Third Party Conflict Resolution
MGT/445 Organizational Negotiations
March 11, 2013
Third Party Conflict Resolution
Conflict is an omnipresent facet of human existence present at every level of society. Differences in culture, norms, beliefs, wants, needs, and personality causes conflict. Throughout history people involved in conflict solicit assistance from a third party with the primary goal to negotiate a resolution. Team A is assigned to review a case involving two managers of a manufacturing company involved in a conflict. The following paragraphs provide an overview of the case and different third party interventions strategies. Team A included below the analysis of the case, a third party intervention strategy to resolve the conflict, the reason the strategy resolves the conflict, and an alternate strategy if the first strategy does not work.
The case involves a conflict with managers of a major producer of office furniture -Seatcor. Acting as the senior vice president of operations and chief operating officer, Team A must provide an appropriate solution to the conflict. Joe Gibbons is the vice president and general manager of Seatcor’s largest desk assembly plant. Joe has been with Seatcor for 38 years and is two years away from retirement. He worked his way up through the ranks to his present position and has managed successfully his division for five years with a marginally competent staff. Joe is a long-standing personal friend. There is a perception Joe has surrounded himself deliberately with minimally competent people possibly because he may have felt threatened by talented assistants.
During lunch with Charles Stewart, assistant vice president and Joe’s second in command, it became clear there is a conflict between Charles and Joe. Joe’s potential replacement upon his retirement is Charles, who was hired last year. Joe was reluctant to hire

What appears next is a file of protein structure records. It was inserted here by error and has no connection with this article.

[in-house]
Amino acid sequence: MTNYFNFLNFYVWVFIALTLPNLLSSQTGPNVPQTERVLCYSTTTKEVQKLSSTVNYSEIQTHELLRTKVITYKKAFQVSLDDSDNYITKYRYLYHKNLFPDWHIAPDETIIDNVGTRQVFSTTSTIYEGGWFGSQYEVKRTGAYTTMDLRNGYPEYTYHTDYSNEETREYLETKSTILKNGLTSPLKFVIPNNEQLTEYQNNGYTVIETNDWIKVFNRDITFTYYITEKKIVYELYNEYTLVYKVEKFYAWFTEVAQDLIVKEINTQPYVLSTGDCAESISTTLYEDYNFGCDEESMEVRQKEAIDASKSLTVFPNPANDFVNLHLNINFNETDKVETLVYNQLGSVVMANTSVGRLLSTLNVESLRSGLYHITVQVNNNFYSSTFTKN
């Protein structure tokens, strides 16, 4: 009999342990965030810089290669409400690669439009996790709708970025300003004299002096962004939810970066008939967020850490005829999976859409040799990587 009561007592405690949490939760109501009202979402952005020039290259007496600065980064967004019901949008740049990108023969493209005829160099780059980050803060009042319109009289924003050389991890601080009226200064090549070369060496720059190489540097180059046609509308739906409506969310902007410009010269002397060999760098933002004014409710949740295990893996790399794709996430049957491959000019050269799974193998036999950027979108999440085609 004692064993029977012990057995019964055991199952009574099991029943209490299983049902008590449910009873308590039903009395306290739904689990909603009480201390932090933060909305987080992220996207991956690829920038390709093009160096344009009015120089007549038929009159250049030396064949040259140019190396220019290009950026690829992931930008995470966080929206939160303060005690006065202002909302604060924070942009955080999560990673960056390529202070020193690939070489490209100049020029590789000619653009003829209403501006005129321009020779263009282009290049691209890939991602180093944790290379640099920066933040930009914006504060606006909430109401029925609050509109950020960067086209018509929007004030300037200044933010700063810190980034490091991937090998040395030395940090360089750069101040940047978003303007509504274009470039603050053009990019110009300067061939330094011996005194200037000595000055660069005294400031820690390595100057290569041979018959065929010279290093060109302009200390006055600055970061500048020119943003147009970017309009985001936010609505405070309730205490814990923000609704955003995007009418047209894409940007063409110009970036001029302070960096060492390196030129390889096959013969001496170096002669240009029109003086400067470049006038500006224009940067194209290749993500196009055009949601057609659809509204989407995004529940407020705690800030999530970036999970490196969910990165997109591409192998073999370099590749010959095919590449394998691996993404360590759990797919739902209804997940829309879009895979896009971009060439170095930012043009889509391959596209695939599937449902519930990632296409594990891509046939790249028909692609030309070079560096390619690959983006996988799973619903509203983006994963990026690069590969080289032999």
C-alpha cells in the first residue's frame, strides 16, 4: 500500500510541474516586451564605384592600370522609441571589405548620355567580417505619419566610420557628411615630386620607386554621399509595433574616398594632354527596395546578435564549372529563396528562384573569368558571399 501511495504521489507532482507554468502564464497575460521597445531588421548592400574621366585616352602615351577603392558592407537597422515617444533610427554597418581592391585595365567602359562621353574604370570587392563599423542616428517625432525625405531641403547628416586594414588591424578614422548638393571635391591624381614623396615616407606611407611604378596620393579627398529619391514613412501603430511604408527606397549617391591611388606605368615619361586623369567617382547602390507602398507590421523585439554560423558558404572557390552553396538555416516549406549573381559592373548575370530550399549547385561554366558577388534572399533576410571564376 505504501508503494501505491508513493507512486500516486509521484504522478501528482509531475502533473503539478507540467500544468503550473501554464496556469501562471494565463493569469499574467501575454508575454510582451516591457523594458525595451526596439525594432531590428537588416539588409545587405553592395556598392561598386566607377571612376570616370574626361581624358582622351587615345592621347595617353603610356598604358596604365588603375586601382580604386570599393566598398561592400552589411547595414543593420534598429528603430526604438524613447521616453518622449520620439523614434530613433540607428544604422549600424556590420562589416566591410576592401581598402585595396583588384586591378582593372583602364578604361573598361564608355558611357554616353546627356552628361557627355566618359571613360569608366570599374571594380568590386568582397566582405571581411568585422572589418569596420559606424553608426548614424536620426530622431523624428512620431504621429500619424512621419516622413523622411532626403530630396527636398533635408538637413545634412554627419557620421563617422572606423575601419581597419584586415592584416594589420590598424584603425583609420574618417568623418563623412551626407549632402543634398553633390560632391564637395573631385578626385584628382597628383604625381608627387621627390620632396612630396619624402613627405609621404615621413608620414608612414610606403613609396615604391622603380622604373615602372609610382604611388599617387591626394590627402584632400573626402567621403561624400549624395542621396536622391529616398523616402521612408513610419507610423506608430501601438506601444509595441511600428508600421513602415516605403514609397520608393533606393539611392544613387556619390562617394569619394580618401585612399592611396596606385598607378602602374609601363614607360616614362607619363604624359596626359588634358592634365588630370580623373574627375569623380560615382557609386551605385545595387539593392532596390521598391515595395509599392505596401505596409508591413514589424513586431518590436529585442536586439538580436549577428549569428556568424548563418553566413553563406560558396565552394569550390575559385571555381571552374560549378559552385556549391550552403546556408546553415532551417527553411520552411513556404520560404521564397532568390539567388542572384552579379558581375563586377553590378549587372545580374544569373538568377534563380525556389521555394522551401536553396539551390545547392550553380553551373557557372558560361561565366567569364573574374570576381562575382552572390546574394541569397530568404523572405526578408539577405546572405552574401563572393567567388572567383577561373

Charles is 39, a tenacious, bright, and well-trained business school graduate. Charles is doing a good job in his new position. Joe is in the process of completing a five-year plan for his plant. This plan will serve as the basis for a proposal to management for several major plant reinvestment and reorganization decisions. According to Charles, Joe has not included Charles in the planning process. Joe excluding Charles is disturbing him. His distress may be influencing his work and relationship with Joe. Charles may have an ulterior motive for disclosing this information.
Joe runs a good ship and has good judgment. Confronting Joe may upset him and appear to undermine his authority. Joe may have a good reason for excluding Charles. Joe felt threatened by a junior manager or he may not be aware of Charles’ distress regarding exclusion from the planning process. Some tension between Joe and Charles may exist even though they are not in a verbal dispute. From a business standpoint, the potential conflict between Joe and Charles is a very serious problem. Joe will retire in two years so it will be important to have a trained replacement in place well in advance. Charles probably will have to live with the results of any major decisions about the plant after Joe retires. In addition, it is essential Joe support Charles so he can grow properly into his present position and future job.
The goal is to resolve the potential conflict between Joe and Charles as well as benefit the company....
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